Ranjeev passed the final defense of the MS thesis this morning after a lively presentation and discussion of Paleoecology of the Freshwater Ampullariidae from the Late Oligocene Nsungwe Formation of Tanzania. Ranjeev’s thesis describes a new fauna of freshwater gastropods documenting speciation during the initiation of the East African Rift Valley. It’s a great study of an interesting and significant set of fossils. Congratulations, Ranjeev!
Nilmani passes her final defense!
Nilmani is now a Master of Science! She successfully defended her thesis titled: Hierarchical Spatial Patterns in Paleocommunities of the Late Pennsylvanian Ames Limestone. Nilmani did a really nice job in her thesis analyzing and interpreting regional vs. local differentiation in contemporanous shallow marine communities across southeastern Ohio. Congratulations, Nilmani!
Reflections on the International Biogeography Society Meeting in Tucson: Celebrating diversity and deep time
This post was initially written as a guest blog for the International Biogeography Society blog
The International Biogeography Society Biennial Conference is one of my favorite meetings to attend. These conferences consistently profile outstanding and cutting edge science, opportunities to interact with a set of colleagues that I don’t have the opportunity to see at my paleontology-centric conferences, and interesting destinations to explore. This year’s conference in Tucson hit the mark in all areas.
A key strength of IBS conferences is that they are fundamentally a celebration of diversity in many ways: diversity of approaches ranging from molecular to big data and ecological to phylogenetic frameworks; diversity of focal ecosystems and taxa; diversity of temporal lens from modern to deep time; diversity of nationalities and cultures; diversity of genders and identities. This diversity makes the scientific contributions and opportunities so much stronger. Developing such a diverse conference is not a coincidence, the IBS board and meeting organizers actively work to promote scientific and culture diversity. And the dedication and hard work pays off. For example, someone like me, who studies paleobiogeography of marine life from 400 million years ago feels at home with colleagues studying geographic structure of genetic variation in modern tree species.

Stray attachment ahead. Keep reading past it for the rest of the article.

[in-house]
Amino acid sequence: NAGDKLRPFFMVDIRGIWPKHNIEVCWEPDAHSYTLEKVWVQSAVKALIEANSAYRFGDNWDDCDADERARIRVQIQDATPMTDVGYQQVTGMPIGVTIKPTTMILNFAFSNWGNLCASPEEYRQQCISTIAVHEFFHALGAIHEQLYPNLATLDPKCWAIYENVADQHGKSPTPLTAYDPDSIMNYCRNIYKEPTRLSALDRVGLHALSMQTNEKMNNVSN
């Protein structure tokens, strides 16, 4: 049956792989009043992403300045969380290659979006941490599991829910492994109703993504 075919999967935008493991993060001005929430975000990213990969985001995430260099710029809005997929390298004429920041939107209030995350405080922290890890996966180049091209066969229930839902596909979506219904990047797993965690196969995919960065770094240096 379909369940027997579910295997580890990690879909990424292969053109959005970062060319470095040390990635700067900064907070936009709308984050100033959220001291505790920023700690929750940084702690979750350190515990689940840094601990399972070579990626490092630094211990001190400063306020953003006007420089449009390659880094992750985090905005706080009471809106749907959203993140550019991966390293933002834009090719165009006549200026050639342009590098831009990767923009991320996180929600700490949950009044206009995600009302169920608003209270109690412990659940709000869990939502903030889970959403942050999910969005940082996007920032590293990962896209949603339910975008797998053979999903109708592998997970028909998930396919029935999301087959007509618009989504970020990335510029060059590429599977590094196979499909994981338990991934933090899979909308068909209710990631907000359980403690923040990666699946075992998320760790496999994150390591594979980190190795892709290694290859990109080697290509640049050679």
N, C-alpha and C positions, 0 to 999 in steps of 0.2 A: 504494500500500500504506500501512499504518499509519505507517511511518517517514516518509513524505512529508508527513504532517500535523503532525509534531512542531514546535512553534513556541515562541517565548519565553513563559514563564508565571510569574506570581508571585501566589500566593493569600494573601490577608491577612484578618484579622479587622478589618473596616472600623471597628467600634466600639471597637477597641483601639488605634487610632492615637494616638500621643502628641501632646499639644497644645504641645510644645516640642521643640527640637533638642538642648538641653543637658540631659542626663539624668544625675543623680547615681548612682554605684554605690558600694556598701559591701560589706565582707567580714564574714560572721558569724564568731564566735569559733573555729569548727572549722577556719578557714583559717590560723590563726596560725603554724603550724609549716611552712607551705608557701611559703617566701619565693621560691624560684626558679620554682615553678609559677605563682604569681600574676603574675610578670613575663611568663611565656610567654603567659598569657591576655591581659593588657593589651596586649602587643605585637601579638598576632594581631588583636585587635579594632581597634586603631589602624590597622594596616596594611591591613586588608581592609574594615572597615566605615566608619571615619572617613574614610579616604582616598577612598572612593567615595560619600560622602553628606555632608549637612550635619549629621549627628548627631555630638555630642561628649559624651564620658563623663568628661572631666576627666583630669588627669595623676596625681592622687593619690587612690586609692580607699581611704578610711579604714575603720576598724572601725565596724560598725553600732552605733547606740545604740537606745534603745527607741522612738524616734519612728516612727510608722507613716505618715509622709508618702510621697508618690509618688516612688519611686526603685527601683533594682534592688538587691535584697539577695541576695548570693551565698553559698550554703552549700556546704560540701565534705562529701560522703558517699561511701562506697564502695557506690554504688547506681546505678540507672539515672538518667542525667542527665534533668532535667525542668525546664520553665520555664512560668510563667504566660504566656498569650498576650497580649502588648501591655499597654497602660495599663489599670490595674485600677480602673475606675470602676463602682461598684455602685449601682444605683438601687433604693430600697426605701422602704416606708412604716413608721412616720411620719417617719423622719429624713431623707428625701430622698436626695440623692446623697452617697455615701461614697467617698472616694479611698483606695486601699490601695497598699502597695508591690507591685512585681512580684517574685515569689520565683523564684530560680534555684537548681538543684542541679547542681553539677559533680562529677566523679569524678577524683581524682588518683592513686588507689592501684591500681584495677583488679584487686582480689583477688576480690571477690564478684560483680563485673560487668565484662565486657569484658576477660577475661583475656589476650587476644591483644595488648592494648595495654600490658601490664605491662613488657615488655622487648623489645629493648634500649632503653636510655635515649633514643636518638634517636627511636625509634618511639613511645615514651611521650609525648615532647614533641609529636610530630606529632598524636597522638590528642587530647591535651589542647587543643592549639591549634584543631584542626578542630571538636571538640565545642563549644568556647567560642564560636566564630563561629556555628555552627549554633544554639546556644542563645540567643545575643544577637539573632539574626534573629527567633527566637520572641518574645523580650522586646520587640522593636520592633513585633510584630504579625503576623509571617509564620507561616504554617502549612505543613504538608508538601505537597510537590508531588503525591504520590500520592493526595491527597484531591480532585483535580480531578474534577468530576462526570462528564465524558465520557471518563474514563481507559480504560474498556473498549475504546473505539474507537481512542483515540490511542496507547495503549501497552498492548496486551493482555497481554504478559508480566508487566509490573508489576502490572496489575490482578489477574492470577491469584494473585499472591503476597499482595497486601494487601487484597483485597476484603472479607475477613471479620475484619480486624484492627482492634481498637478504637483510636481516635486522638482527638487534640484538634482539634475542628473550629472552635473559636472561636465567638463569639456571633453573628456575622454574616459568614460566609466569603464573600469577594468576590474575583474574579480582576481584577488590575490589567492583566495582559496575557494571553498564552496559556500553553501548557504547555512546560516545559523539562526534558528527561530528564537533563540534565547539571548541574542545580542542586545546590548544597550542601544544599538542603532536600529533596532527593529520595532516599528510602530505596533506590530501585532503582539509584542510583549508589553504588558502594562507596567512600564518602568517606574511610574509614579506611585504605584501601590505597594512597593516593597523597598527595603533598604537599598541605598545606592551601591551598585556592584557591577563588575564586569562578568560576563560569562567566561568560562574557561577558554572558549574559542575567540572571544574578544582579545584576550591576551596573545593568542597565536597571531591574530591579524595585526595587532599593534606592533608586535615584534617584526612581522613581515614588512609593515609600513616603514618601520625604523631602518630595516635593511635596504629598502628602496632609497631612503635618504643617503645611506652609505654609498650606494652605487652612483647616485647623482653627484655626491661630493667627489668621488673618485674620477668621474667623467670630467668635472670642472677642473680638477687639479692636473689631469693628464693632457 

From my perspective, two aspects of this year’s IBS conference particularly struck me: the increasing inclusion of a deep time perspective and fossil data and increasing recognition and participation of women in biogeography.
Each of the symposia featured at least one talk involving paleodata. The “Modeling large-scale ecological and evolutionary dynamics” symposium featured paleo data in nearly every talk and showcased a wide range of paleo data from historical records to the Pleistocene. Contributed sessions, posters, and mini-talks also prominently focused on the relevance of paleodata, including analyses that employed Paleozoic data to address questions relevant to modern biodiversity concerns (abstract book here).
Geologic and paleontological data, particularly the breakup of Pangaea and the waxing and waning of the Pleistocene ice sheets, have long been incorporated in biogeographic analyses. What was exciting about this meeting is the fact that paleodata beyond those two cases are being employed and being employed broadly within the field in many different contexts ranging from species distribution models, quantifying community functioning and species richness processes, and calibrating projections of biotic impacts of future climate changes.
Rising above this pervasive paleontological mist was the fact that the winners of the MacArthur & Wilson and the Alfred Russell Wallace Awards, Jessica Blois and Margaret Davis, are paleobiogeographers, which further underscores the significance that the field ascribes to research emphasizing fossil data.
Both awardees are also women, which leads to my second point. This meeting celebrated the accomplishments of outstanding women in biogeography, like Jessica and Margaret, and at the same time acknowledged and celebrated the additional hurdles and barriers that were (and still are) faced by women in science. Steve Jackson, in his citation of Margaret Davis, provided a wonderful discussion that contextualized some of the hurdles that Margaret faced as the sole women in pollen analysis, the significance of her indomitable spirit, and the inspiration she has provided to others.
Today, women are not usually alone in our departments or subdisciplines, but we and members of other underrepresented groups still face obstacles, additional requests on our time as token representatives, and implicit bias in reviews and in other contexts. But meetings like IBS, where a group of women met at 7:30 am over coffee to discuss shared issues and plan a support group and where we have lunch mentoring groups that discuss early career issues, provide clear and positive steps forward.